MCFRS News Release

Back to School Safety Tips: Cell Phone and Driving DON'T Mix

Sign off before you drop off and hang up before you pick up

Rockville - - - Children across the region are heading back to school and Fire Chief Richie Bowers is asking drivers to exercise extra caution as the school year begins. “With schools back in session, drivers should take extra time to be on the look-out for kids at intersections and in roadways,”said Chief Bowers. “Additionally, as a matter of safety and compliance with laws, drivers are reminded to put their cell phones down and refrain from talking or texting while driving.”

For Drivers

Reminders for Parents and Children

School Bus Safety – What Motorists Should Know 

All drivers need to stop when the lights on school buses are flashing. Drivers should be aware Maryland law states that vehicles must come to a complete stop on both sides of the street if there is no physical divider or barrier. Drivers who pass the bus before all lights have ceased flashing may face the following consequences:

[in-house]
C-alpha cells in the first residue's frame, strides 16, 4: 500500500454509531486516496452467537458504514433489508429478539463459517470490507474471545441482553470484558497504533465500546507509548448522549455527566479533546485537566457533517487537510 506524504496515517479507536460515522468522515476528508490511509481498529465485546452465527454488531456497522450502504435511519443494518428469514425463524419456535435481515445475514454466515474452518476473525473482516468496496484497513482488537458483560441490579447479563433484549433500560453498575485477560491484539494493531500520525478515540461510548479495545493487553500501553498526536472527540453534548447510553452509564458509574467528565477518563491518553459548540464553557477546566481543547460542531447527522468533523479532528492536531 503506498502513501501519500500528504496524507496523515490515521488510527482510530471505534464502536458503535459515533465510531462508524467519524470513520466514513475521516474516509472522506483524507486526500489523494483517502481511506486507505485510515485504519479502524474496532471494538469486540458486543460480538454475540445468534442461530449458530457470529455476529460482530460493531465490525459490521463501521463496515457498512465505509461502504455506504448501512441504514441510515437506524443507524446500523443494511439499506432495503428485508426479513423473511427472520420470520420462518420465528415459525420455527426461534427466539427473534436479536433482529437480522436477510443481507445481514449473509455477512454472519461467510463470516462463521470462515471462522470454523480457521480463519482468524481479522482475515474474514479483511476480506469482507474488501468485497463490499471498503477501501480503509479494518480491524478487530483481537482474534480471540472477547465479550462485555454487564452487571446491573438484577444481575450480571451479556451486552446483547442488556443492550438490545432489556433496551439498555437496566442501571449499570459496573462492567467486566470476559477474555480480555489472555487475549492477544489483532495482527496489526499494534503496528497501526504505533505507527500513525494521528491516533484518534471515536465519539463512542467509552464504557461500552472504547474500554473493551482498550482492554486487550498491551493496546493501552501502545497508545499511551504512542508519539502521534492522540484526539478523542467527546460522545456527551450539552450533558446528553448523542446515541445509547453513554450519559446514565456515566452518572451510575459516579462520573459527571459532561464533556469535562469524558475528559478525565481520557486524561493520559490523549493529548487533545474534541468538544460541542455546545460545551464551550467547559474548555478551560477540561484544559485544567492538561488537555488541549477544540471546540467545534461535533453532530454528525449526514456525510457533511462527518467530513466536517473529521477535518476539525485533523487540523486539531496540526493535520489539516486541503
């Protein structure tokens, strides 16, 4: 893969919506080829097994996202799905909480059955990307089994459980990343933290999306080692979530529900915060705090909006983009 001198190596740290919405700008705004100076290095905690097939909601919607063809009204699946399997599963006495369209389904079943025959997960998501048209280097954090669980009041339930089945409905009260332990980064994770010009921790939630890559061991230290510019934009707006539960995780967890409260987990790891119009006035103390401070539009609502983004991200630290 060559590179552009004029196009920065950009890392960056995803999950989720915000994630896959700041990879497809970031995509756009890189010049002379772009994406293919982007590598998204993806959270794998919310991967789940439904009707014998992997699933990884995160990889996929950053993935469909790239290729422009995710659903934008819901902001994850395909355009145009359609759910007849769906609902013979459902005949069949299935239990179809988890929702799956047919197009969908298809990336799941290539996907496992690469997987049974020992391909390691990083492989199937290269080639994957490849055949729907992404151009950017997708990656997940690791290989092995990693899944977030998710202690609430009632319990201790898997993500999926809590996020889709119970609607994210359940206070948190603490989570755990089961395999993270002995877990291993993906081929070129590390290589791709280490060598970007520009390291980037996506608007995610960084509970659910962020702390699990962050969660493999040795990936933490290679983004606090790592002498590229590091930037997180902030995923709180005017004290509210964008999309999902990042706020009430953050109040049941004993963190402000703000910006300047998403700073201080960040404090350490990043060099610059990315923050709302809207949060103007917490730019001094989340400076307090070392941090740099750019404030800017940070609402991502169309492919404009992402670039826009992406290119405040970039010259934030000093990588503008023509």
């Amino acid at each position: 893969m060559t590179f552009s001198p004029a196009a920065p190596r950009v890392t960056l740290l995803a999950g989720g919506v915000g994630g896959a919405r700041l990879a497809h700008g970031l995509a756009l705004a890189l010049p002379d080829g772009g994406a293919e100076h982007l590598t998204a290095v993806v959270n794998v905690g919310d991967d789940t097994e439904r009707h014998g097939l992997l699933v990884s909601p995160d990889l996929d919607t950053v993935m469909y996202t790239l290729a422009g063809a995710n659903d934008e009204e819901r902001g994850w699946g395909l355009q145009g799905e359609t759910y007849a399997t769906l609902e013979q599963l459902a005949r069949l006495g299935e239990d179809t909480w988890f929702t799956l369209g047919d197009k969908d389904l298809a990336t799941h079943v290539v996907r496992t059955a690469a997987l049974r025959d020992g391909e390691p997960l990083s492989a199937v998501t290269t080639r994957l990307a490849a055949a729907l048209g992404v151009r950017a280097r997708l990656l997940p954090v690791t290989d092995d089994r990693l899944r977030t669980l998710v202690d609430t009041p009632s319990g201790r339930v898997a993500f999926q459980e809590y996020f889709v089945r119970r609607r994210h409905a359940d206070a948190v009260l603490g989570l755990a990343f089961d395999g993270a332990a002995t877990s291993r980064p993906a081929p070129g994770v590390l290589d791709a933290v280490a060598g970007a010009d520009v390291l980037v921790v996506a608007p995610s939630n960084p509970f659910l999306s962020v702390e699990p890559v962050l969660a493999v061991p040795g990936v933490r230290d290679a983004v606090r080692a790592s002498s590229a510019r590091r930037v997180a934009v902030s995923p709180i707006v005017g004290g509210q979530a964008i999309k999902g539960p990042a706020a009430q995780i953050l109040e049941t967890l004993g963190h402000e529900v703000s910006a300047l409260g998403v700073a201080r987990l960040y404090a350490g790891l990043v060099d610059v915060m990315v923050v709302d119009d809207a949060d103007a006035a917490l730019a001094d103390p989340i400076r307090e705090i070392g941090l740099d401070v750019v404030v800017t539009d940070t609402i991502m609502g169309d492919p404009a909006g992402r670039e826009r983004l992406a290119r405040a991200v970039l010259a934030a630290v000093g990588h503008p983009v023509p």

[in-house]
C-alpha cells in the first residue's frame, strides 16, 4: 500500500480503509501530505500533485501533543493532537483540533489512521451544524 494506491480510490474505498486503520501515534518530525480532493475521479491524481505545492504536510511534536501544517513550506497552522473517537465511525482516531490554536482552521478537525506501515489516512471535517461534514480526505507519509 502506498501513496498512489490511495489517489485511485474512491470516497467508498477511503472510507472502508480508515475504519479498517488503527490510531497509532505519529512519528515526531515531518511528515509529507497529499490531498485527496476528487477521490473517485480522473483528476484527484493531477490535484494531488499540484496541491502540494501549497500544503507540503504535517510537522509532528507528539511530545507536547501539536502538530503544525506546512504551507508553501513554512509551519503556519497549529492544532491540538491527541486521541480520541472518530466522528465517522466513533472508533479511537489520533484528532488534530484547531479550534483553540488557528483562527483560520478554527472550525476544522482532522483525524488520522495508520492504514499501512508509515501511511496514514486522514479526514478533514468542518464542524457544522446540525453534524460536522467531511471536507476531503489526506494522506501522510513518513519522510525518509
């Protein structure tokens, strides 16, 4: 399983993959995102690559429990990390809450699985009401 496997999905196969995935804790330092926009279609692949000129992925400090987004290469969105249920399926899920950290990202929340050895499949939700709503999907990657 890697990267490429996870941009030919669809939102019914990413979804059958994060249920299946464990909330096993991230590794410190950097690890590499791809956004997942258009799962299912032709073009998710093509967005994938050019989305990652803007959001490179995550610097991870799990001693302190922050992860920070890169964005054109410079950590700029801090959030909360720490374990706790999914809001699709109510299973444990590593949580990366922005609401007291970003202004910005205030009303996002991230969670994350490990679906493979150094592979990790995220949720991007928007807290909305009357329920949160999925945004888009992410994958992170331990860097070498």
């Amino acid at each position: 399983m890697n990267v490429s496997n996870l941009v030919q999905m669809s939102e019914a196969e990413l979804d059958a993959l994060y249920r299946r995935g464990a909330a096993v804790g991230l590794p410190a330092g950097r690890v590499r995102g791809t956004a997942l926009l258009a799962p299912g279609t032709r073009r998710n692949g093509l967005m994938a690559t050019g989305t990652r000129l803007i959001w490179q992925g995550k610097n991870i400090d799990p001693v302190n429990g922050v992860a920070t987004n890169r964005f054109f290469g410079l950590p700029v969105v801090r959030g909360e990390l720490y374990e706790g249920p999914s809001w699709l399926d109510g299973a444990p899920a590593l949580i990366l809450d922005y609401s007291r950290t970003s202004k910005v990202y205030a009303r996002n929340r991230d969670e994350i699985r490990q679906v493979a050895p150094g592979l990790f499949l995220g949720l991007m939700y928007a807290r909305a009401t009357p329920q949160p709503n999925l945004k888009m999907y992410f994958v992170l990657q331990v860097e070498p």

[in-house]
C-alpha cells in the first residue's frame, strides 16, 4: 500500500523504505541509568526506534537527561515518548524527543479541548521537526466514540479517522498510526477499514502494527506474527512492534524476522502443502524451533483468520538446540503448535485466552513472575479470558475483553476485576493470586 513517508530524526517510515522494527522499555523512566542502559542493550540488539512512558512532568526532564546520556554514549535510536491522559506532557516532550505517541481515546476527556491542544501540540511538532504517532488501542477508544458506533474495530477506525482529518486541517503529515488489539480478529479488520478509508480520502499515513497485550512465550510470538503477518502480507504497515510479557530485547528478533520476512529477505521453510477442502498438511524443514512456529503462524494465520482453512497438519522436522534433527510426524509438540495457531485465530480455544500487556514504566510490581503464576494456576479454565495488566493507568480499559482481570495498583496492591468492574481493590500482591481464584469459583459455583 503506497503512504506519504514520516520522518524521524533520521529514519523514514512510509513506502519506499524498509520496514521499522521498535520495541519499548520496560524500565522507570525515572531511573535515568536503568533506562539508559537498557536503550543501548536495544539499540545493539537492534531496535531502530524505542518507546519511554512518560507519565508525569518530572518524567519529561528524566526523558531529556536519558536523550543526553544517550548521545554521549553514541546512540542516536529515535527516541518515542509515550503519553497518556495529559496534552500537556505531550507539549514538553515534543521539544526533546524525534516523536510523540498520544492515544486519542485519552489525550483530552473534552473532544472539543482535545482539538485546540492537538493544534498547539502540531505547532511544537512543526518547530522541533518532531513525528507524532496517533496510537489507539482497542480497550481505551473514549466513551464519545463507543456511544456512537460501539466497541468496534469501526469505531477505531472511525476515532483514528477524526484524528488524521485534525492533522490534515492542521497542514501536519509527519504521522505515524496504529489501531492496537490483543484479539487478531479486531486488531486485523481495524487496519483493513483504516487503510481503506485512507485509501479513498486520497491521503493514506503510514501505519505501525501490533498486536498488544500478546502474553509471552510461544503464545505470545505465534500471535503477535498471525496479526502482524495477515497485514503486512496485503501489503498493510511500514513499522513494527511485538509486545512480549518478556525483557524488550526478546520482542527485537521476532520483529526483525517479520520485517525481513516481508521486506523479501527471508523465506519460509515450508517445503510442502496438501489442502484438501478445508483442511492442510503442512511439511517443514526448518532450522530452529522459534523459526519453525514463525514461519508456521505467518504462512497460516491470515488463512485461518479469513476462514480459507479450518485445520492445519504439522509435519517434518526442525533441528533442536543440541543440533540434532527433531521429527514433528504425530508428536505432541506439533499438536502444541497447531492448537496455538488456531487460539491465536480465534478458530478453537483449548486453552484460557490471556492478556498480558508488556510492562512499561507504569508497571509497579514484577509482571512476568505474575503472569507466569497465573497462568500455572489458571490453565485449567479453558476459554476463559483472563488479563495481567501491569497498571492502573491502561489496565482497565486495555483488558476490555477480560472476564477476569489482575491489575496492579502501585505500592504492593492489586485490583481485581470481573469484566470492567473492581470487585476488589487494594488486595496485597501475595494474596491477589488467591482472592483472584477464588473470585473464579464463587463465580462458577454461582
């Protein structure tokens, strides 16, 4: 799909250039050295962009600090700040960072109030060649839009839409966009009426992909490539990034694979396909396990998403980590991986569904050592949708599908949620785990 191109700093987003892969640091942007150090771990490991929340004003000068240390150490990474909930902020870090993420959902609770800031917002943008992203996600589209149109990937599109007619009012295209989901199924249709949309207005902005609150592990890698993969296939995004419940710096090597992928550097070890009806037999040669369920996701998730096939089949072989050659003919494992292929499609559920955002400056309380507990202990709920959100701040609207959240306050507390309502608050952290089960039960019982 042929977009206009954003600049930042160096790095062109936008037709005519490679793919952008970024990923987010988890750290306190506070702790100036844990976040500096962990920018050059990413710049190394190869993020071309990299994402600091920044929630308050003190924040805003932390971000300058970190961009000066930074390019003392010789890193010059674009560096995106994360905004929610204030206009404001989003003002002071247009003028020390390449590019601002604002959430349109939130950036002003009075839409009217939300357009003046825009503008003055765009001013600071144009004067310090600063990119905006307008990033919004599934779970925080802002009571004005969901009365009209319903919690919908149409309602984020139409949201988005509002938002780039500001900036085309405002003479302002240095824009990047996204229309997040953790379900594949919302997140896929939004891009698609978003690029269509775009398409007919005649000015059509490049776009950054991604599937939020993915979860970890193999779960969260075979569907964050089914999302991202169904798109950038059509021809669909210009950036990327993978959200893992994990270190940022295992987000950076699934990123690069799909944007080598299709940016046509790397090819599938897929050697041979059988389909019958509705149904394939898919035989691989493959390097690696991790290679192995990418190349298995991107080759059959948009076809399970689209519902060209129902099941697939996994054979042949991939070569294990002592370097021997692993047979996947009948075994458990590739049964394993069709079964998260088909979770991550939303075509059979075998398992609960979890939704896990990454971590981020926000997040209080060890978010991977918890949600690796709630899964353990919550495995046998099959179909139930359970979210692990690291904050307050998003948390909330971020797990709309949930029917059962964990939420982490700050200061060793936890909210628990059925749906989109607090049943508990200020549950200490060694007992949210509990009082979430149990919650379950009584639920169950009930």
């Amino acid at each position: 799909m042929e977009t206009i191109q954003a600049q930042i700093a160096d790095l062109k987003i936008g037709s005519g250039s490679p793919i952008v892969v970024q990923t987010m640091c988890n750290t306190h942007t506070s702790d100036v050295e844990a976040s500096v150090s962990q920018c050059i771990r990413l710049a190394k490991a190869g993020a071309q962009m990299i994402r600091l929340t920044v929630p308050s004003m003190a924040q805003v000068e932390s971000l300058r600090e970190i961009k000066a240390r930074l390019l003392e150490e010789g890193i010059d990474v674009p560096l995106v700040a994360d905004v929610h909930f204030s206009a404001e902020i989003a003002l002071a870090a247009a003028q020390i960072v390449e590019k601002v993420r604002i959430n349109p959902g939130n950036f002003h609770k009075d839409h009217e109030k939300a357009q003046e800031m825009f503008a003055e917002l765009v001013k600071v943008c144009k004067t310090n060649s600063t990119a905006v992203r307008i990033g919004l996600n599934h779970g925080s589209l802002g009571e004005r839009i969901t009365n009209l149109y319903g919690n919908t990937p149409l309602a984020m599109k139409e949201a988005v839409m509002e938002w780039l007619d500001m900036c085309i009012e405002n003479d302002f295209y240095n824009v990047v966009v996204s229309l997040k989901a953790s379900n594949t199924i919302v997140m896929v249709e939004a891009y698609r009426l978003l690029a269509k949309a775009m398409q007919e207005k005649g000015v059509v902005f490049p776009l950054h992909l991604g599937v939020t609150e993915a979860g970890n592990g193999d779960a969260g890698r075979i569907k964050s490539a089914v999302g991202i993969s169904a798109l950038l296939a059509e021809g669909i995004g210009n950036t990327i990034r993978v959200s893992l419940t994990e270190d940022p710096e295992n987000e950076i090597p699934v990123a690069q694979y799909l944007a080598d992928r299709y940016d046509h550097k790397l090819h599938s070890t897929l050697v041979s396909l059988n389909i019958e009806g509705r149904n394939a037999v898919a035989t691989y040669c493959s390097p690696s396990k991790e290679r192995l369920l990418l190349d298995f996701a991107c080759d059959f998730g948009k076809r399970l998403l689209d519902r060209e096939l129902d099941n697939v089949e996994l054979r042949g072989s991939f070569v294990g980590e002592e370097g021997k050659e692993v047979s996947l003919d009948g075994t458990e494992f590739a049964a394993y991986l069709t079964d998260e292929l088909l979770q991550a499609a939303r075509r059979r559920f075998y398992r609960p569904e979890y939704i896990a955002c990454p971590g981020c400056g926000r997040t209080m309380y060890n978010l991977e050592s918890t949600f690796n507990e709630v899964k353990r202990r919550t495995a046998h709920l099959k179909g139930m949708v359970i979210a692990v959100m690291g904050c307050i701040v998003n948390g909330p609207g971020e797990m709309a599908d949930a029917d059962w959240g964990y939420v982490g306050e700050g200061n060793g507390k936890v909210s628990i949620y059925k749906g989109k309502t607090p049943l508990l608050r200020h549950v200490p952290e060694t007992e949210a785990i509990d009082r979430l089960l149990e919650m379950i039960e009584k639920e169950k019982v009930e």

Home Alone

Parents need to carefully consider the pros and cons of having a child stay home alone before/after school. Be familiar with laws and child protective policies in your jurisdiction and, because children mature at different rates, your decision should not be based on age alone. Children should master important safety skills before staying home alone. Be sure to make and practice a home fire escape plan that includes a designated “safe” area outside where everyone will meet if the smoke alarm sounds, ensure they know when and how to call 9-1-1 in an emergency and  unattended cooking continues to be the leading cause of home fires in Montgomery County. Firefighters strongly recommend having after school snacks on hand that do not require cooking and that children only use kitchen appliances while under close adult supervision. Additional safety tips can be found on our website at For the law in Maryland:

Section 5-801 provides:

(a) A person who is charged with the care of a child under the age of 8 years may not allow the child to be locked or confirmed in a dwelling, building, enclosure or motor vehicle while the person charged is absent and the dwelling, building, enclosure or motor vehicle is out of the sight of the person charged unless the person charged provides a reliable person at least 13 years old to remain with the child to protect the child.